The administration of oral hypoglycemic drugs has been reported to be associated with increased cardiovascular mortality as compared to treatment with diet alone or diet plus insulin. This warning is based on the study conducted by the University Group Diabetes Program (UGDP), a long-term prospective clinical trial designed to evaluate the effectiveness of glucose-lowering drugs in preventing or delaying vascular complications in patients with non-insulin-dependent diabetes. The study involved 823 patients who were randomly assigned to one of four treatment groups (Diabetes, 19, supp. 2:747-830, 1970).
UGDP reported that patients treated for 5 to 8 years with diet plus a fixed dose of tolbutamide (1.5 grams per day) had a rate of cardiovascular mortality approximately 21/2 times that of patients treated with diet alone. A significant increase in total mortality was not observed, but the use of tolbutamide was discontinued based on the increase in cardiovascular mortality, thus limiting the opportunity for the study to show an increase in overall mortality. Despite controversy regarding the interpretation of these results, the findings of the UGDP study provide an adequate basis for this warning. The patient should be informed of the potential risks and advantages of glipizide and of alternative modes of therapy.
Although only one drug in the sulfonylurea class (tolbutamide) was included in this study, it is prudent from a safety standpoint to consider that this warning may also apply to other oral hypoglycemic drugs in this class, in view of their close similarities in mode of action and chemical structure.
In U.S. and foreign controlled studies, the frequency of serious adverse reactions reported was very low. Of 702 patients, 11.8% reported adverse reactions and in only 1.5% was glipizide discontinued.
Gastrointestinal disturbances are the most common reactions. Gastrointestinal complaints were reported with the following apprroximate incidence: nuasea and diarrhea, one in seventy; constipation and gastralgia, one in one hundred. They appear to be dose-related and may disappear on division or reduction of dosage. Cholestatic jaundice may occur rarely with sulfonyluras: Glipizide should be discontinued if this occurs.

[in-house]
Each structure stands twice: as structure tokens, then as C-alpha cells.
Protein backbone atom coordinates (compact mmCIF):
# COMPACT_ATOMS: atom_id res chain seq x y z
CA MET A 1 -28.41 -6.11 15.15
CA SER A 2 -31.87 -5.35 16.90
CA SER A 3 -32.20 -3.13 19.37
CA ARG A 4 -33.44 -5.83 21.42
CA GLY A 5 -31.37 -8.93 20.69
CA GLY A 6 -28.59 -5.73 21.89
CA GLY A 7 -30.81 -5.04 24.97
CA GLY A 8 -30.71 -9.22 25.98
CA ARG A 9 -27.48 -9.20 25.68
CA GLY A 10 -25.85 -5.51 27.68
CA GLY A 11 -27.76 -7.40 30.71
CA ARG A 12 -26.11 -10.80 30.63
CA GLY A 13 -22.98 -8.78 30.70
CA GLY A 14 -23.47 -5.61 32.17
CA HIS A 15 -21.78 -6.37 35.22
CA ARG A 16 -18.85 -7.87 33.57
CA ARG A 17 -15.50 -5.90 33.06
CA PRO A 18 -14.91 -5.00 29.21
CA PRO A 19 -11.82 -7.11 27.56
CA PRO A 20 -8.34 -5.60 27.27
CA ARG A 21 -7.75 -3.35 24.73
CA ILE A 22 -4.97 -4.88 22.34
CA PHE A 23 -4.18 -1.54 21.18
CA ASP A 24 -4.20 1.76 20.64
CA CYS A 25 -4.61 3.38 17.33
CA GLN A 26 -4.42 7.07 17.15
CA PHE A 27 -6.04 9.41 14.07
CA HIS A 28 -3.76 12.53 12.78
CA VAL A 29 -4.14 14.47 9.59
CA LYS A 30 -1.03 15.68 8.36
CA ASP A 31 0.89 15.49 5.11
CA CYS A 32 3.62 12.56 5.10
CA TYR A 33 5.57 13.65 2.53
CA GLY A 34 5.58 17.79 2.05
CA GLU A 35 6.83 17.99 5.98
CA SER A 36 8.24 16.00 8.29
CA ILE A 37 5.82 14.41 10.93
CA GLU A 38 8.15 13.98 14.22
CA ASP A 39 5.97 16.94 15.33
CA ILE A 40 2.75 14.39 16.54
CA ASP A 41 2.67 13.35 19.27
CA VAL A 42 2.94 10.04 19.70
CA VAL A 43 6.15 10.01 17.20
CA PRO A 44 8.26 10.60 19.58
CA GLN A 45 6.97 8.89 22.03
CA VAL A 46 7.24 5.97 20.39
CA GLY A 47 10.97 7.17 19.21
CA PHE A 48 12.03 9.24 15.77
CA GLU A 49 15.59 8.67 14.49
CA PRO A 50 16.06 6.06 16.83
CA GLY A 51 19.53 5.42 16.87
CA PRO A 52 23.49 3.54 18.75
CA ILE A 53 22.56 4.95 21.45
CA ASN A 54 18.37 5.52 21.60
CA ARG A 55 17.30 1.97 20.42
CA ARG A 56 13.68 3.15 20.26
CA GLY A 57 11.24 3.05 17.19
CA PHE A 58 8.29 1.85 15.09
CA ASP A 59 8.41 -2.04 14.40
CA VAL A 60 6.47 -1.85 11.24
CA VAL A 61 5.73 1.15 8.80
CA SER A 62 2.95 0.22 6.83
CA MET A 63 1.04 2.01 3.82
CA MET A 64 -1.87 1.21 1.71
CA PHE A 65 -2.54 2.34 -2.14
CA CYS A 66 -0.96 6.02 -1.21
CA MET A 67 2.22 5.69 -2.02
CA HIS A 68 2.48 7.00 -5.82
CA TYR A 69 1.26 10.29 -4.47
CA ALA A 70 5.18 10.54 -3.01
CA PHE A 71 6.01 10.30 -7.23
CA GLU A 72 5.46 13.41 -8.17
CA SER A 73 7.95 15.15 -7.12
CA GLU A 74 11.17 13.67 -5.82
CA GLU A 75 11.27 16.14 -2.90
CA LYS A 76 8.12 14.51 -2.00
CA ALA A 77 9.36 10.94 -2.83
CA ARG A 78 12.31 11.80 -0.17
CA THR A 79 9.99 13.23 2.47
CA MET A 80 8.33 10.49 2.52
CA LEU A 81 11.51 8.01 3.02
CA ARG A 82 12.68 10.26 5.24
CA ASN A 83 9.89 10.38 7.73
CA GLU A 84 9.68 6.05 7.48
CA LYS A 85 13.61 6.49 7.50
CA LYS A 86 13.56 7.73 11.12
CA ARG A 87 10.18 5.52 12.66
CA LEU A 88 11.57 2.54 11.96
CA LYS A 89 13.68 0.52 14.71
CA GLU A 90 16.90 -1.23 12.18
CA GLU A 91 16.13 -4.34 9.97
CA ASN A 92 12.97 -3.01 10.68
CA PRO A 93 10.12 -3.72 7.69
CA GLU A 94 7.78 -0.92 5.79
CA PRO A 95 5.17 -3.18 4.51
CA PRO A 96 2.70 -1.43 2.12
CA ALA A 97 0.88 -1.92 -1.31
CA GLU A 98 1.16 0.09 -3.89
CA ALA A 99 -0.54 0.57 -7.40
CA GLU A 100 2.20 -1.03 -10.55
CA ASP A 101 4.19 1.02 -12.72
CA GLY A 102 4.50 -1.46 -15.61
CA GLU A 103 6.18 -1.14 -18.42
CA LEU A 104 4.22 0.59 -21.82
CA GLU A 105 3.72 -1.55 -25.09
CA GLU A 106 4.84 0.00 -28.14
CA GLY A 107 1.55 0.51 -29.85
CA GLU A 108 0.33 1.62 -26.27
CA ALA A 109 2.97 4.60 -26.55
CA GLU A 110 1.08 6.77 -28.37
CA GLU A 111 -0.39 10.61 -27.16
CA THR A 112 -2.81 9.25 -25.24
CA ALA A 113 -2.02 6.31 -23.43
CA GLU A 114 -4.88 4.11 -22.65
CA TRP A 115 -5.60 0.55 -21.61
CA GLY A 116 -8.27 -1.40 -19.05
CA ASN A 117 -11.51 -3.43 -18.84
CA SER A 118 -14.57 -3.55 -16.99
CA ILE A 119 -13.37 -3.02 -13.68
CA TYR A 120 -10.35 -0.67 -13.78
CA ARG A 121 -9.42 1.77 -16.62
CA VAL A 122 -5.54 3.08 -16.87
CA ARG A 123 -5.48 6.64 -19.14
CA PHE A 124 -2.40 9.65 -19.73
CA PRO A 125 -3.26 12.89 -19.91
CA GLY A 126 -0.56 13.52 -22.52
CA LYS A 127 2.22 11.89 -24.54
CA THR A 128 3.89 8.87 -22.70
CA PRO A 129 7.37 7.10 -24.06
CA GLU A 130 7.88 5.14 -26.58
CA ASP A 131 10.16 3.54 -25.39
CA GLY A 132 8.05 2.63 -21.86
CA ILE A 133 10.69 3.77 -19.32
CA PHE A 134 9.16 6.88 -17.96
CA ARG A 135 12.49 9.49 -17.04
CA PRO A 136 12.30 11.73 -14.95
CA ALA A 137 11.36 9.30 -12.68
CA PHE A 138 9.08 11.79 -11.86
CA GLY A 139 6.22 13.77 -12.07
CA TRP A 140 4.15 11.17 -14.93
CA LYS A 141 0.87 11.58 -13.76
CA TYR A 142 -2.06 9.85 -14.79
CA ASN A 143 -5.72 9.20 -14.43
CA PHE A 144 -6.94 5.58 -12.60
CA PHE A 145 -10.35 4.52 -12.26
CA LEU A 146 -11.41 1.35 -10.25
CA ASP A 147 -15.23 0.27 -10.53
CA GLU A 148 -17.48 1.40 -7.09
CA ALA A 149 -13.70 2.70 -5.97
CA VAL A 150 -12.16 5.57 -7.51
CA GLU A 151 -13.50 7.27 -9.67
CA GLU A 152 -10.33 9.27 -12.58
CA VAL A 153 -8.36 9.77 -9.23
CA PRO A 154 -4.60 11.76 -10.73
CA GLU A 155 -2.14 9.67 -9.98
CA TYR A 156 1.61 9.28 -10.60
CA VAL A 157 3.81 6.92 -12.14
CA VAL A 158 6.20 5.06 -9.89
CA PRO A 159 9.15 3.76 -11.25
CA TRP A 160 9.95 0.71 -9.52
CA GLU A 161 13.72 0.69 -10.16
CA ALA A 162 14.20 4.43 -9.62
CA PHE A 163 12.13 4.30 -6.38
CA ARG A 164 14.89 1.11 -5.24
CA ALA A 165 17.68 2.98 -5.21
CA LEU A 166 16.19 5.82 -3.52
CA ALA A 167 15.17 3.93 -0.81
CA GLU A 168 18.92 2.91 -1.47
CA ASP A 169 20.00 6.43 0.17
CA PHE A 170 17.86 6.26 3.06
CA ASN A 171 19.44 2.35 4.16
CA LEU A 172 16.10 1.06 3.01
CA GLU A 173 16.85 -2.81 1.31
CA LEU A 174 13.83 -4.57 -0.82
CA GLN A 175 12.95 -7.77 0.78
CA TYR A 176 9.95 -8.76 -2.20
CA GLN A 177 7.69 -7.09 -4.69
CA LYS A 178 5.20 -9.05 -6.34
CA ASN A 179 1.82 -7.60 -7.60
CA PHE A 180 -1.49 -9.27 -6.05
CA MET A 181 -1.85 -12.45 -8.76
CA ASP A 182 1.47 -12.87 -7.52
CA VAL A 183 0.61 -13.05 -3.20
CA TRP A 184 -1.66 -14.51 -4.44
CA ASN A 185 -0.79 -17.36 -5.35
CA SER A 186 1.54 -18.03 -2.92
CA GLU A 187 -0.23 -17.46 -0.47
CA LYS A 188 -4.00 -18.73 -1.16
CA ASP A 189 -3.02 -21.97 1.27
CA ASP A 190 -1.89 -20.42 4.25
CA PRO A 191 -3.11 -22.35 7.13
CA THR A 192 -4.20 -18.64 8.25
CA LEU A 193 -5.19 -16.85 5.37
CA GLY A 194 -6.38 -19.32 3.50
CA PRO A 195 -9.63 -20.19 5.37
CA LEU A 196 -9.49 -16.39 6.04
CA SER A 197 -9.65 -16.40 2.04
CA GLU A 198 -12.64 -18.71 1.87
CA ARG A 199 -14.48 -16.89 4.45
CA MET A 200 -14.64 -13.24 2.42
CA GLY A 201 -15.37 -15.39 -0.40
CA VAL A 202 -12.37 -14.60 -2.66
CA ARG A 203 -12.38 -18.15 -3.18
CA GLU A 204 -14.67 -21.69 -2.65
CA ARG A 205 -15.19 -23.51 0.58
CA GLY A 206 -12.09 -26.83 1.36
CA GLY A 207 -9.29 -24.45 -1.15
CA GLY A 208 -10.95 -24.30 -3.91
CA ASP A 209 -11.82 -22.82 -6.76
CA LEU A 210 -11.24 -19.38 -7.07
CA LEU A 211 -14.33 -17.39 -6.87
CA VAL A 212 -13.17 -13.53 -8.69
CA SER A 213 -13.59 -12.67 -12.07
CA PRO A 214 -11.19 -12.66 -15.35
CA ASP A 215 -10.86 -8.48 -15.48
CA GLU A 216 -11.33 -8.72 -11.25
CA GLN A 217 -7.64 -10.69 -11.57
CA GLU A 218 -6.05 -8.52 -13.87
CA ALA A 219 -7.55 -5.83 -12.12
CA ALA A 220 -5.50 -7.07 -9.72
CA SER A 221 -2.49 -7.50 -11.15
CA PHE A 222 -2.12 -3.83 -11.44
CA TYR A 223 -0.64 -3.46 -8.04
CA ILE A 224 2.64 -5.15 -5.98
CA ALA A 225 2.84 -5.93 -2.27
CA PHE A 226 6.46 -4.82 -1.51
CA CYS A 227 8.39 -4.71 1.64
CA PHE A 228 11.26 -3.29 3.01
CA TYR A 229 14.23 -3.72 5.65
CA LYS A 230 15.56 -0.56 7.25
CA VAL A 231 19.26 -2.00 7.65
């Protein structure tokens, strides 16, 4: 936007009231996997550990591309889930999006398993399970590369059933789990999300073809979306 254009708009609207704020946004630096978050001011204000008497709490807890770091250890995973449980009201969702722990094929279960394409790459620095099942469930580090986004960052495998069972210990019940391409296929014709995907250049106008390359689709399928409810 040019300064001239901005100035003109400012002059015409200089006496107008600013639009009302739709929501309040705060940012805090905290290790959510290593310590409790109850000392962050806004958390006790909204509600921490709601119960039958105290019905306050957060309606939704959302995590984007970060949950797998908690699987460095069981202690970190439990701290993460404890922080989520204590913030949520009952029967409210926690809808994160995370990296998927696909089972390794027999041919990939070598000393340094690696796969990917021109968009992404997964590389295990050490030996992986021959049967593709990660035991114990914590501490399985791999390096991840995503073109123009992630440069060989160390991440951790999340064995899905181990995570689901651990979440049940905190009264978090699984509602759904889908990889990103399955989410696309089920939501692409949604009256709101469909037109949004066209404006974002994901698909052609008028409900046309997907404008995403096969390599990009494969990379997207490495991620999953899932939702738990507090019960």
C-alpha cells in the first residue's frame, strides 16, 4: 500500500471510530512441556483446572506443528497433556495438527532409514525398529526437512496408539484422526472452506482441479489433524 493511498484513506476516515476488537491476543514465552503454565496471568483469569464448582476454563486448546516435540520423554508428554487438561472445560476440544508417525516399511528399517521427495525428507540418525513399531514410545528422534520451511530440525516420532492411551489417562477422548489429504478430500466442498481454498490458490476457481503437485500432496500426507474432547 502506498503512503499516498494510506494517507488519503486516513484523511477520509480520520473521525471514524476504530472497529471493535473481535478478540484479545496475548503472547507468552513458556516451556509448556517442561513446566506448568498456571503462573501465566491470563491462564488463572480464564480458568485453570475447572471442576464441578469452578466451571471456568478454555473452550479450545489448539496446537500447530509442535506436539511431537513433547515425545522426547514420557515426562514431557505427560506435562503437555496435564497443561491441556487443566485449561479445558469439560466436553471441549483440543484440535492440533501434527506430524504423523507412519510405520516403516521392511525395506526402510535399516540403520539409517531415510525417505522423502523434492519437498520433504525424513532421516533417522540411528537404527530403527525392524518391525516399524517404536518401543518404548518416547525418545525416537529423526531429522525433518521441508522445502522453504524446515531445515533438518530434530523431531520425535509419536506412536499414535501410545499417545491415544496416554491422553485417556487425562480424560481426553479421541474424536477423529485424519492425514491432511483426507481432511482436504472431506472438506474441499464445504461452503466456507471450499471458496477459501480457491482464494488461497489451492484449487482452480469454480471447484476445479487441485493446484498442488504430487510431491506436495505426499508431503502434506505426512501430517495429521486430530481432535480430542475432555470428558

Allergic skin reactions including erythema, morbilliform of maculopapular eruptions, urticaria, pruritus, and eczema have been reported in about one in seventy patients. These may be transent and may disappear despite continued use of glipizide; if skin reactions persist, the drug should be discontinued. Porphyria cutanea tarda and photosensitivity reactions have been reported with sulfonyluras.
Leukopenia, agranulocytosis, thrombocytopenia, hemolytic anemia (see PRECAUTIONS), aplastic anemia, and pancytopenia have been reported with sulfonylureas.
Hepatic porphyria and disulfiram-like reactions have been reported with sulfonylureas. In the mouse, glipizide pretreatment did not cause an accumulation of acetaldehyde after ethanol administration. Clinical experience to date has shown that glipizide has an extremely low incidence of disulfiram-like alcohol reactions.
Cases of hyponatremia and the syndrome of inappropriate antidiuretic hormone (SIADH) secretion have been reported with this and other sulfonylureas.
Dizziness, drowsiness, and headache have each been reported in about one in fifty patients treated with glipizide. They are usually transient and seldom require discontinuance of therapy.
The pattern of laboratory test abnormalities observed with glipizide was similar to that for other sulfonylureas. Occasional mild to moderate elevations of SGOT, LDH, alkaline phosphatase, BUN, and creatinine were noted. One case of jaundice was reported. The relationship of these abnormalities to glipizide is uncertain, and they have rarely been associated with clinical symptoms.
The following adverse events have been reported in postmarketing surveillance:
Cholestatic and hepatocellular forms of liver injury accompanied by jaundice have been reported rarely in association with glipizide; glipizide tablets should be discontinued if this occurs.
There is no well documented experience with glipizide overdosage. The acute oral toxicity was extremely low in all species tested (LD50 greater than 4 g/kg).